No one was in a rush to get out the door on Sunday morning.  I think I heard something about post-race sore legs and hungry bellies as the morning hours ticked by and plans formulated on the route we would pass, how many days we would be out and where we might stay along the way.  I was ready.  I sat strapped into the back of her "mochila pequena" and smiled.  This was going to be awesome.

With this group I would have thought we would race out the door once we finally got going, but they continued the casual pace of the morning walking up the trail familiar to how they'd moseyed around the hotel lobby.  Those little phone/camera thingys flying out at every turn, preceded by gasping and ahhing and "did you see that?"  I envied the bigger backpacks I noticed on the other hikers as we moved past them, I thought - Imagine how comfy I would be in there!  And " I bet there are a lot more yummy things to eat and a comfier sleeping bag to share.   But alas, you trade comfort for mobility and speed it seemed and even though everyone was walking the two smallest backpacks quickly walked away from the rest of the group.    I bounced along and waved goodbye.  It was a long way to go that first day, and my legs started to feel a bit cramped all balled up in the pack, but I didn't say a thing.  There is NO way I could have kept up with these two.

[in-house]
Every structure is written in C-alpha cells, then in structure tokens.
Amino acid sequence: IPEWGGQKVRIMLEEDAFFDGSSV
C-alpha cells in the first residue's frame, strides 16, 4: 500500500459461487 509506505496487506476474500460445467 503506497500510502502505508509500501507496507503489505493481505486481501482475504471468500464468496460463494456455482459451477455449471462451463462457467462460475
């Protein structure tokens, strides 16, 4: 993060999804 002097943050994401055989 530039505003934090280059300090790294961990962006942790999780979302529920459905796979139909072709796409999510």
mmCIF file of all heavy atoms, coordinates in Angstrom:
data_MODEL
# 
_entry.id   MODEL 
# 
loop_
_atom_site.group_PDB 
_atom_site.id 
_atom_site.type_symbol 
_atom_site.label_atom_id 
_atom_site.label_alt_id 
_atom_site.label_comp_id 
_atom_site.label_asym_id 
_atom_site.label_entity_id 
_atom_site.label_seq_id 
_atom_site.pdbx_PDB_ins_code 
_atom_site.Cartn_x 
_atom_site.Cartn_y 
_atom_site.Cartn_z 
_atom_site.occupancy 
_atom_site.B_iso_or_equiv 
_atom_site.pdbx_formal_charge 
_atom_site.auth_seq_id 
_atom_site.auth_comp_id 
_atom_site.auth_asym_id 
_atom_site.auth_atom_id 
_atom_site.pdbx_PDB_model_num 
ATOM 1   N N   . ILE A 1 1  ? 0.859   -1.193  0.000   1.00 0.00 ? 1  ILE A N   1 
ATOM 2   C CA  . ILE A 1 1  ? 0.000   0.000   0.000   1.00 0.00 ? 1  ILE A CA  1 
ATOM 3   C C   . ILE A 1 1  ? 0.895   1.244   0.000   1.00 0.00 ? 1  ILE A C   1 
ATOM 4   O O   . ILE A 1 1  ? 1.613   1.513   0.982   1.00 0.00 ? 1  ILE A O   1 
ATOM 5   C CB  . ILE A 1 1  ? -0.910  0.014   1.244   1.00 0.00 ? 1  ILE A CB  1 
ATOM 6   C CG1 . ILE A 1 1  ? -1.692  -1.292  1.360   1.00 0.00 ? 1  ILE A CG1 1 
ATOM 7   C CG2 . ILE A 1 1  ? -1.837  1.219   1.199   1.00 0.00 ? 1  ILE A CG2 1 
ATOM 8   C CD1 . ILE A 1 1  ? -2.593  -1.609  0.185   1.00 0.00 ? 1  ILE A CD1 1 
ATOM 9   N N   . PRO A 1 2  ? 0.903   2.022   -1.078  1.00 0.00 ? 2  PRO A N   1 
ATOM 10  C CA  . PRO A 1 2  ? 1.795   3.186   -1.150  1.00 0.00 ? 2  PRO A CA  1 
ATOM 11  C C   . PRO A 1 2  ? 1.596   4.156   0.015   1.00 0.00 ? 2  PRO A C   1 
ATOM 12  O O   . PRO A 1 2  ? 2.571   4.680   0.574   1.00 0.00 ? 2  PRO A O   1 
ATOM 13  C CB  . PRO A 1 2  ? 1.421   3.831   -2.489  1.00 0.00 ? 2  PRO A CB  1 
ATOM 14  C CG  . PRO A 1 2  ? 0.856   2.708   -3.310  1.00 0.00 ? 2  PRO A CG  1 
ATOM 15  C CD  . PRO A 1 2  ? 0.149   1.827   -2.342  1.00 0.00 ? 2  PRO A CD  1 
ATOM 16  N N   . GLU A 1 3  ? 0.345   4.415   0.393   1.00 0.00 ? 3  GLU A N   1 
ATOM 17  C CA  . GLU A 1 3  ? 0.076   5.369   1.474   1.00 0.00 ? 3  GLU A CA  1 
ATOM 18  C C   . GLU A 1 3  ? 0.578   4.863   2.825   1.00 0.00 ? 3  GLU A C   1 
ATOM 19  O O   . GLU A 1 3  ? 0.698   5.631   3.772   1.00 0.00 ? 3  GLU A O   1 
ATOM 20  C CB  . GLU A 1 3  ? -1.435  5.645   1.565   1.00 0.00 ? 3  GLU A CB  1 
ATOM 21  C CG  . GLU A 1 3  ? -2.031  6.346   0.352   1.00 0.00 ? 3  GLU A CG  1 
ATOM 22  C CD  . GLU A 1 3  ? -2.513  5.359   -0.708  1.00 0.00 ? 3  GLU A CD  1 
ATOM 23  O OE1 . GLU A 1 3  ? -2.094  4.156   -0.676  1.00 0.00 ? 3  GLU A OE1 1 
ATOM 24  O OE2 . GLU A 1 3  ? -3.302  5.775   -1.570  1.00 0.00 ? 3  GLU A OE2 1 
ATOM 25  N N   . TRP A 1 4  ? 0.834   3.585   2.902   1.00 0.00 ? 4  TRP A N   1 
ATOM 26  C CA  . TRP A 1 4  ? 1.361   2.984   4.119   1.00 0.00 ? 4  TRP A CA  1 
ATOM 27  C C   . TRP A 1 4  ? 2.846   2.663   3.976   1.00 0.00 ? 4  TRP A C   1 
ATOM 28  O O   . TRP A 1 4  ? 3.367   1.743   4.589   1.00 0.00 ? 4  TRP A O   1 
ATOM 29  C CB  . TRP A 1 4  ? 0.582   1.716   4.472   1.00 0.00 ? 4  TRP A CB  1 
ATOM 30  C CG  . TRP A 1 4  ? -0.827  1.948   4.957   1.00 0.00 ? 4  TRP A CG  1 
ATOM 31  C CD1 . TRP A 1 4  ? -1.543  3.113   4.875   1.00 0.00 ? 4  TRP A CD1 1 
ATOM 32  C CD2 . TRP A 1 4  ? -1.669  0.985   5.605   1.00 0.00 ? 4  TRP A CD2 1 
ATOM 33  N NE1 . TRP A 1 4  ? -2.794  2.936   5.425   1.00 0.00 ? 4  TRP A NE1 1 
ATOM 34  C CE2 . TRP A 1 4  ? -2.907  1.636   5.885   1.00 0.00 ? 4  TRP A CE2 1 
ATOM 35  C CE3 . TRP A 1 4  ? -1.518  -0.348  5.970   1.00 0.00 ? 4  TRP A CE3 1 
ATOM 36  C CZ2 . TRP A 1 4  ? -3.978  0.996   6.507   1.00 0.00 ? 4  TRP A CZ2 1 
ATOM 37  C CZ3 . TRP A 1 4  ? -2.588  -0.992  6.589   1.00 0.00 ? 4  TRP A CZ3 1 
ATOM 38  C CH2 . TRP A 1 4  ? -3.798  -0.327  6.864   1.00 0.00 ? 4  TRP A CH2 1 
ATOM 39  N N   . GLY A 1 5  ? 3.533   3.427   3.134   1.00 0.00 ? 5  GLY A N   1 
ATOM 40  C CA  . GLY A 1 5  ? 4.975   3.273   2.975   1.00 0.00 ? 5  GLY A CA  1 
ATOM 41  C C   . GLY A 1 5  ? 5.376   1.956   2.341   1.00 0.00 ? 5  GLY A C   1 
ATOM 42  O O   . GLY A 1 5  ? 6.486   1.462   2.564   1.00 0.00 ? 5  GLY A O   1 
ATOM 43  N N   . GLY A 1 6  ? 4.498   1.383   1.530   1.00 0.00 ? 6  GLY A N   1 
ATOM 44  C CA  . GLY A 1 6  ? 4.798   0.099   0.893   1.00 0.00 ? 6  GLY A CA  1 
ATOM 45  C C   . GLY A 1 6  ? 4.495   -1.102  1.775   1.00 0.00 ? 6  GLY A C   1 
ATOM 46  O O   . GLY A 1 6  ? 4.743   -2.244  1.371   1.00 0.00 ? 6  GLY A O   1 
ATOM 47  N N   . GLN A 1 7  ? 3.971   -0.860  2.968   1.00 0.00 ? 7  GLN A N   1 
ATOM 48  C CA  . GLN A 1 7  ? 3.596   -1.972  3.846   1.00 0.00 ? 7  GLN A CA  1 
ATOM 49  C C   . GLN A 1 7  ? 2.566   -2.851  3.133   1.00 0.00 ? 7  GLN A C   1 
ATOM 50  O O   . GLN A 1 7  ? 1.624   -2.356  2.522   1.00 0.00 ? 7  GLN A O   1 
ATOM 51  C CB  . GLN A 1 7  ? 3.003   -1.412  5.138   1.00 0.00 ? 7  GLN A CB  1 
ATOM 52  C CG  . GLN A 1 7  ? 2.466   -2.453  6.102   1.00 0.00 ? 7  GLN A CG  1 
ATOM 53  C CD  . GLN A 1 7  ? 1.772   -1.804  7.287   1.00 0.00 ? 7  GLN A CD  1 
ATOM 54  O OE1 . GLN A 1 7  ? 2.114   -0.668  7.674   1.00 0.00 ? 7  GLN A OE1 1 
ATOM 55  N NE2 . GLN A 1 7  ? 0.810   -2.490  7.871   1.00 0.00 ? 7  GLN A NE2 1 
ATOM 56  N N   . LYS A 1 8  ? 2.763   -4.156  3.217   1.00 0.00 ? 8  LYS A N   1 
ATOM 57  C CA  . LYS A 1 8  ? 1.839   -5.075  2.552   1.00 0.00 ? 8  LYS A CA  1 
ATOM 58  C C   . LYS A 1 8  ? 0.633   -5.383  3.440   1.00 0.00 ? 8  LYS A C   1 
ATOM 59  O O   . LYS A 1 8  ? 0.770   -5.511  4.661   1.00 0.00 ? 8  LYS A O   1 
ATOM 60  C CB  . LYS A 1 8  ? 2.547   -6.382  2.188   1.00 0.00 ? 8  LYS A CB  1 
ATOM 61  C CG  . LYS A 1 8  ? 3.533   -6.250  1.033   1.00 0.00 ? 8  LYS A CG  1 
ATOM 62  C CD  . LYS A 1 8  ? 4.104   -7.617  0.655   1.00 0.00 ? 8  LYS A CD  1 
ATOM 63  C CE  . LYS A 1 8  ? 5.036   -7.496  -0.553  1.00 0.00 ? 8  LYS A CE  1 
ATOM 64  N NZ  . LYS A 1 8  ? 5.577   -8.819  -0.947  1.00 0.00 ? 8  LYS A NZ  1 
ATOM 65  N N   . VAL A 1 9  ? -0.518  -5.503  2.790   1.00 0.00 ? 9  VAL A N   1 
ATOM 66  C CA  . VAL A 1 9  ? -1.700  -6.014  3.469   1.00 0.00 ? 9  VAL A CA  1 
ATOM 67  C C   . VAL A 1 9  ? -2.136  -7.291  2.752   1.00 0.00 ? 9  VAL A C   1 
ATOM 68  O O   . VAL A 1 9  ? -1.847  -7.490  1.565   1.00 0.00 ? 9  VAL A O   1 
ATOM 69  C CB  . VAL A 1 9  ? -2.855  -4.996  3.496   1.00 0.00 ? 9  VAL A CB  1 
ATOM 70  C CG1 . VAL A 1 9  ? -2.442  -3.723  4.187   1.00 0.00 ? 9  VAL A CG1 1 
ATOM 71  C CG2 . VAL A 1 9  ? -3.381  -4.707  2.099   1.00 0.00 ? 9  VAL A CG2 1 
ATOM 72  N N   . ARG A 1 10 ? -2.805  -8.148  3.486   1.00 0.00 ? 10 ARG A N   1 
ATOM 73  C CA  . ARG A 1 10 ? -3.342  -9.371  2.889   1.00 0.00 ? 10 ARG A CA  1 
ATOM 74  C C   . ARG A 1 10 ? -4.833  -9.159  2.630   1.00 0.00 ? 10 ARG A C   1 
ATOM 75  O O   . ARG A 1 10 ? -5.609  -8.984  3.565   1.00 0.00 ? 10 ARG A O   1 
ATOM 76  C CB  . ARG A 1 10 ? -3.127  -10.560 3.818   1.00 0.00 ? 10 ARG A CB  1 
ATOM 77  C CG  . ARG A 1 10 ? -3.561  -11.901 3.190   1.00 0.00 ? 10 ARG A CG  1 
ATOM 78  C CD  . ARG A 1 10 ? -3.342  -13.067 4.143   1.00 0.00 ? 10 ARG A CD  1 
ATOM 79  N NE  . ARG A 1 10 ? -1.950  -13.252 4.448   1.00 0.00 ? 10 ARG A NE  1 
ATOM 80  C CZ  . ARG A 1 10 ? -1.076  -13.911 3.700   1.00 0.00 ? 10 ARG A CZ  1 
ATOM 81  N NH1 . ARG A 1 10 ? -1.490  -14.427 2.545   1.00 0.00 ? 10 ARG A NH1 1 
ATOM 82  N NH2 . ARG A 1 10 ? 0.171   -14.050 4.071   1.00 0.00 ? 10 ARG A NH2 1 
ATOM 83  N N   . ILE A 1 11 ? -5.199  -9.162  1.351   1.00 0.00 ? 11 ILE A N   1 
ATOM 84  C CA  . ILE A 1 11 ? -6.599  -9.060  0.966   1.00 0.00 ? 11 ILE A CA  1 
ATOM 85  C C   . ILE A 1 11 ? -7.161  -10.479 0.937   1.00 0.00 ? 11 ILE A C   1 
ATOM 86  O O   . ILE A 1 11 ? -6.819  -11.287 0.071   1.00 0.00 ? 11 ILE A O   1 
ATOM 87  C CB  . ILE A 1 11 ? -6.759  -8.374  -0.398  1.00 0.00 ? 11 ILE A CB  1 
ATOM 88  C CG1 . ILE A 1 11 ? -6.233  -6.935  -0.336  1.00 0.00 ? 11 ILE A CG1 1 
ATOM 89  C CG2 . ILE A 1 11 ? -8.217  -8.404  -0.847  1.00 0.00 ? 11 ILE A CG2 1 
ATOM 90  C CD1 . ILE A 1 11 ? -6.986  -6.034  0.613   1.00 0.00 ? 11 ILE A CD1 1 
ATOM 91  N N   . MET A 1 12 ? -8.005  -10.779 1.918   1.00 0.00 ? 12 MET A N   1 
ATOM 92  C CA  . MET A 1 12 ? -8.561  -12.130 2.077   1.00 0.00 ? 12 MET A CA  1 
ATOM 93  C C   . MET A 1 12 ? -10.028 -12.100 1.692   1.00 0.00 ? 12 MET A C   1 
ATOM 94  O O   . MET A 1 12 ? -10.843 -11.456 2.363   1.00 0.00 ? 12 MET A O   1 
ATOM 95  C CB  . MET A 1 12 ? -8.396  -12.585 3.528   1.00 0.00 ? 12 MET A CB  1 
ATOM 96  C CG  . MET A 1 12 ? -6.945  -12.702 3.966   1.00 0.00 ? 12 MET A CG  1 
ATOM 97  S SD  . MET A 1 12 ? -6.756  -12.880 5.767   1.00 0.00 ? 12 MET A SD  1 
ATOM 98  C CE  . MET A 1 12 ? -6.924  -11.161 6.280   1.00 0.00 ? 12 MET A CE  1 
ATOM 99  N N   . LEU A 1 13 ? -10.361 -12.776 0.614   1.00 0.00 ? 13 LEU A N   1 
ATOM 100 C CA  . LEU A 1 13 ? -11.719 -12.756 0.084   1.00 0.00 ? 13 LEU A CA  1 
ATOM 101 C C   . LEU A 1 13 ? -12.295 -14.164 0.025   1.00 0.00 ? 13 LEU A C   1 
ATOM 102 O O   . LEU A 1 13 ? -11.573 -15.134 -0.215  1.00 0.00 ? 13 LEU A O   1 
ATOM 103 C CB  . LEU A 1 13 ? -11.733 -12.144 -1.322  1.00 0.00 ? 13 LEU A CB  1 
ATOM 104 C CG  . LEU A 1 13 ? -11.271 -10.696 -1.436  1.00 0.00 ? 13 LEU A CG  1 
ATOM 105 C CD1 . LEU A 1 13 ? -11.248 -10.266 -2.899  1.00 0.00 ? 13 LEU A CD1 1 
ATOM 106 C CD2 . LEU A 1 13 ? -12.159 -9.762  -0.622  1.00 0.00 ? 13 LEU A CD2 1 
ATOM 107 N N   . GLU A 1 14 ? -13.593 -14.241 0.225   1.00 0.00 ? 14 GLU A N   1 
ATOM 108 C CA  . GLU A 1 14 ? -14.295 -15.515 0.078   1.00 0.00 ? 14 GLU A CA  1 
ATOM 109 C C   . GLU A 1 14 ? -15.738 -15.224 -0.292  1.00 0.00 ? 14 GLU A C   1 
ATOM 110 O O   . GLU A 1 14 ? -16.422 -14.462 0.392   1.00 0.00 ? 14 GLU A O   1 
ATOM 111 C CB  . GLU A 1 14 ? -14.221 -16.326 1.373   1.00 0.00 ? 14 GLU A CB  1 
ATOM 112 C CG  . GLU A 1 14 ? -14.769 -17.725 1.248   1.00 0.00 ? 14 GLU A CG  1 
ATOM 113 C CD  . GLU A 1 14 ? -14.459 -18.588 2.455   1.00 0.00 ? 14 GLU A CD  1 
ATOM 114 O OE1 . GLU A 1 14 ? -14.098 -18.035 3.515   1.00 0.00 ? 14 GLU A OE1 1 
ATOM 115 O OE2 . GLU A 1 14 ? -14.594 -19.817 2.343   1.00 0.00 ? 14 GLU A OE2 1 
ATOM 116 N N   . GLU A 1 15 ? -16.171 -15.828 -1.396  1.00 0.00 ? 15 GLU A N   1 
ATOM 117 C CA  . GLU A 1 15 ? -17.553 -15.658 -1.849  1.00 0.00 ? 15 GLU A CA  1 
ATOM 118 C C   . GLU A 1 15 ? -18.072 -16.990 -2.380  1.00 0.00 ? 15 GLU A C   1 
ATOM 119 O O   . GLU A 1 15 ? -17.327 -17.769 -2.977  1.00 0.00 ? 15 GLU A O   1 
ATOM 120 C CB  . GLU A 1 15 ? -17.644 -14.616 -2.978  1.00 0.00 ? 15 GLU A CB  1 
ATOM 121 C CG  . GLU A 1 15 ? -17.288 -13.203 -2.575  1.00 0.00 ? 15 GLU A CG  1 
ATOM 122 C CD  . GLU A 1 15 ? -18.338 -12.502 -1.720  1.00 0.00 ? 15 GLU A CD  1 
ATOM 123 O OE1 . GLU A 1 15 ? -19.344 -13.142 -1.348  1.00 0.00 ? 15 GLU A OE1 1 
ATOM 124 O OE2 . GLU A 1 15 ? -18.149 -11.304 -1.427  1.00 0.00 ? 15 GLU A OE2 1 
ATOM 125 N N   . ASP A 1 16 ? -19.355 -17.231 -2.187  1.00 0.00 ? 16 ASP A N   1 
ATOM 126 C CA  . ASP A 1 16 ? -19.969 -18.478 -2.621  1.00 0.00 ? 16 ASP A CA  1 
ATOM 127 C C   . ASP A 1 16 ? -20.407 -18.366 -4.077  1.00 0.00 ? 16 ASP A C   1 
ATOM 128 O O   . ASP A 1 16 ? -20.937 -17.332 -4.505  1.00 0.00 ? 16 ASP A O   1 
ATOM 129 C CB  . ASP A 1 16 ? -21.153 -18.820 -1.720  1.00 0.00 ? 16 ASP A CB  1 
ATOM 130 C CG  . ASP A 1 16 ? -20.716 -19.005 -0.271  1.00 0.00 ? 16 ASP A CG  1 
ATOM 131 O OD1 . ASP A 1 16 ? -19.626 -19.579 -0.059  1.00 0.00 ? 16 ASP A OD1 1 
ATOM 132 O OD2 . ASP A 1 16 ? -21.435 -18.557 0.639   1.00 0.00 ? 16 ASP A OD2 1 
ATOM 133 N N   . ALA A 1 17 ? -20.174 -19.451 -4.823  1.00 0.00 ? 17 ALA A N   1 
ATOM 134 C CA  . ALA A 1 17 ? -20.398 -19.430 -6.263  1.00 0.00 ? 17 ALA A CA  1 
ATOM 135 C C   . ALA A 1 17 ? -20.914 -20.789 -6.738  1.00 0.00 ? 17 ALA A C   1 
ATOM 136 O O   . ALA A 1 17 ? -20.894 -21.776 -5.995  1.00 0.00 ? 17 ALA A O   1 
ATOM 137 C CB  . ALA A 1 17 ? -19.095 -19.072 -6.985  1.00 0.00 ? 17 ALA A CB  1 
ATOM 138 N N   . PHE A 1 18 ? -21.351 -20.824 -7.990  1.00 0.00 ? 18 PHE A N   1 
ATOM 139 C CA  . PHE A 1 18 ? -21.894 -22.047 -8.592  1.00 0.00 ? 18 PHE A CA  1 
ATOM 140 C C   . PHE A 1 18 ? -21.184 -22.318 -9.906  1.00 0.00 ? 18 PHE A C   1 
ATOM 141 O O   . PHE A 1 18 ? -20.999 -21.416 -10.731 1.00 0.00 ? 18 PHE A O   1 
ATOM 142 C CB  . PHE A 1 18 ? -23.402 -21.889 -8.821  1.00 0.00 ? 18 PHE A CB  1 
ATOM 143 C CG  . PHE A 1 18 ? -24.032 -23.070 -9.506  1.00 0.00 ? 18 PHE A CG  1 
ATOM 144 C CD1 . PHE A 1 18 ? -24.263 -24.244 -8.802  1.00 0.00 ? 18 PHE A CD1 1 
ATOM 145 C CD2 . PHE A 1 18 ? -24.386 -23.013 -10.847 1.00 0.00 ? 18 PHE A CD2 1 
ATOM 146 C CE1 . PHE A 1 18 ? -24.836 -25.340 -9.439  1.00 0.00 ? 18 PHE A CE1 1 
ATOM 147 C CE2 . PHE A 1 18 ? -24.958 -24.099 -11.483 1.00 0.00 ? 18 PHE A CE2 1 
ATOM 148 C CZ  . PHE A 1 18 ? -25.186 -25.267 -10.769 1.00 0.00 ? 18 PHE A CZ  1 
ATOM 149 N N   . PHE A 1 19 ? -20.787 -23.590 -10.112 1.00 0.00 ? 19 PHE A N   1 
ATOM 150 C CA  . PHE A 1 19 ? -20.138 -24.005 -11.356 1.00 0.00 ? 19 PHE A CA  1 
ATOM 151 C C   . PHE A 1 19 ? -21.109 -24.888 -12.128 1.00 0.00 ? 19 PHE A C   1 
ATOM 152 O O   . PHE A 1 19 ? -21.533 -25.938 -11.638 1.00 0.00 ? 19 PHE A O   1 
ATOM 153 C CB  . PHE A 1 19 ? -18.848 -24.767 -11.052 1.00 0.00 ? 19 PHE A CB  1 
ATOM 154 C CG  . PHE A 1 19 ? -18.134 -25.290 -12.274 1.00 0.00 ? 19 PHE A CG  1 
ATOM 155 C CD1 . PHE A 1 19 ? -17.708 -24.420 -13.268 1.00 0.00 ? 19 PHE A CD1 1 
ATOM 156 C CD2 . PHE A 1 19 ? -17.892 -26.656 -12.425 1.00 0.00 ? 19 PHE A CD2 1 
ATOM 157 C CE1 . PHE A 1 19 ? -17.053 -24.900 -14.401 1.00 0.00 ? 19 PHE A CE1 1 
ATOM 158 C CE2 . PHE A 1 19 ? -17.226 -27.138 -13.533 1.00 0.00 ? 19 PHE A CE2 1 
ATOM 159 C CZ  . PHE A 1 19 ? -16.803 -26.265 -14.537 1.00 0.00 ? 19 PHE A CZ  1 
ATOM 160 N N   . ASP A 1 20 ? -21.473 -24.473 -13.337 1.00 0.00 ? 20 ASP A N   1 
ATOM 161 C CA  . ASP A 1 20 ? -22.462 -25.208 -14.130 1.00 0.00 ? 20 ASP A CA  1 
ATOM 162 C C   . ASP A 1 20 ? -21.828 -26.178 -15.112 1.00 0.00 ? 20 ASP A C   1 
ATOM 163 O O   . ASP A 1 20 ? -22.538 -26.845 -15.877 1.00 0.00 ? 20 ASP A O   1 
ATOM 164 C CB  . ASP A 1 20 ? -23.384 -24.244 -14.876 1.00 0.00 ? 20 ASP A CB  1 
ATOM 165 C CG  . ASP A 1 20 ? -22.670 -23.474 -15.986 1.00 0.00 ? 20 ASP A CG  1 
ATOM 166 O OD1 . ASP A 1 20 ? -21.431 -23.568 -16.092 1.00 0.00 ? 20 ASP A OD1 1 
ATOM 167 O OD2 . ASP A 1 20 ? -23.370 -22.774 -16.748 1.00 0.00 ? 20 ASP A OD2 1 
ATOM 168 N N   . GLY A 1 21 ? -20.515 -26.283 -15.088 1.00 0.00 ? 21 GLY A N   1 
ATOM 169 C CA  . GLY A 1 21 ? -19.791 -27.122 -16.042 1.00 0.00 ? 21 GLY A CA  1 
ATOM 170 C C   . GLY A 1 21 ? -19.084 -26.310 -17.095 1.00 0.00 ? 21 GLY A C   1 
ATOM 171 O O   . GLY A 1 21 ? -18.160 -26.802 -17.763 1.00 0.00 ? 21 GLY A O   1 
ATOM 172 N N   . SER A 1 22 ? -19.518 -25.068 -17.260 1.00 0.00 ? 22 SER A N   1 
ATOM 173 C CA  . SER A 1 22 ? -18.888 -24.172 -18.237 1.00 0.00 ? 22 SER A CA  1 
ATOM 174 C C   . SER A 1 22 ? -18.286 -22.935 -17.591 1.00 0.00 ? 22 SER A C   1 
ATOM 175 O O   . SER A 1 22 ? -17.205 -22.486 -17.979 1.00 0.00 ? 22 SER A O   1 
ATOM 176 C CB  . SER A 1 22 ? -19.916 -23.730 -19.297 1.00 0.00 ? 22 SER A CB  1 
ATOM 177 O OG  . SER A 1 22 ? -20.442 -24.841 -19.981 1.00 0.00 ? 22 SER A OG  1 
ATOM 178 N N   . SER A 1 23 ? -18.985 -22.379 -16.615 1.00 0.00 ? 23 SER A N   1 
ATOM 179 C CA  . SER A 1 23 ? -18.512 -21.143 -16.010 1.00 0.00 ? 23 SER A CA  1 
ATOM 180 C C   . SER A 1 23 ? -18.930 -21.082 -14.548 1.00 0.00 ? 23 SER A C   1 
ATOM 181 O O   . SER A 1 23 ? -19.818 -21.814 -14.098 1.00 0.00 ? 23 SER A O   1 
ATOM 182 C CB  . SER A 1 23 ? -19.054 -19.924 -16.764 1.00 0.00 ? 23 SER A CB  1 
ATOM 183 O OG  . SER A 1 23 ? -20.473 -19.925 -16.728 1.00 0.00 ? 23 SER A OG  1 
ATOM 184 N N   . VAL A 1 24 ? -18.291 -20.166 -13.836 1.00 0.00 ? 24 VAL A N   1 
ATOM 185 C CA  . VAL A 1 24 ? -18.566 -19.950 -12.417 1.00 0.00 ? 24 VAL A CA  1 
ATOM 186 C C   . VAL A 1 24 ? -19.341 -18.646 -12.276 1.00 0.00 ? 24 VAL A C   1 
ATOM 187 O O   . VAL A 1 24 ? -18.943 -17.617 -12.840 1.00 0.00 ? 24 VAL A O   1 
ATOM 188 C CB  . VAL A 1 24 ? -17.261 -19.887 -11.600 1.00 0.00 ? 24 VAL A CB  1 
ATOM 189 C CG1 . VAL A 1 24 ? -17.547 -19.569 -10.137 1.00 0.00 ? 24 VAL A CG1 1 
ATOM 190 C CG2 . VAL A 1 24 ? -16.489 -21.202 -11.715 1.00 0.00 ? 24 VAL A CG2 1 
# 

The way the landscape unfolded before us was completely unexpected for all of us. It seemed the consensus that we had no idea terrain could be this beautiful every step of the way.  I know she has seen many beautiful places in the world, but I heard her say multiple times that this is the most beautiful place ever.  How wonderful that I got to share it with her!  She reveled in the fact that the only access was "por pie" by foot.  Everyone that we met on the trail had to arrive by foot and therefore could only get to these remote and beautiful places under their own power.  Because of this there seemed to be a sense of unity.  It didn't matter the language, everyone made an attempt to communicate because we were all in the same place under the same power.

Some of my favorite vistas were on that first day of hiking.  The lakes meeting the mountains, the rocky beach just past the Refugio Cuerros, hiking back up into the French valley to top off the day were some of the highlights of that first full day of magnificent views.  Those two hardly shut up the entire hike, but their conversations were constantly interrupted by the beauty that surrounded us.  "Can you believe this?"  "Wait, did you see that?" It never failed that they would pick back up sharing stories, pondering issues, recounting race stories and like only good friends can do - continued to get to know each other better while enjoying the new discovery of the Chilean trails.

The French Valley

The French Valley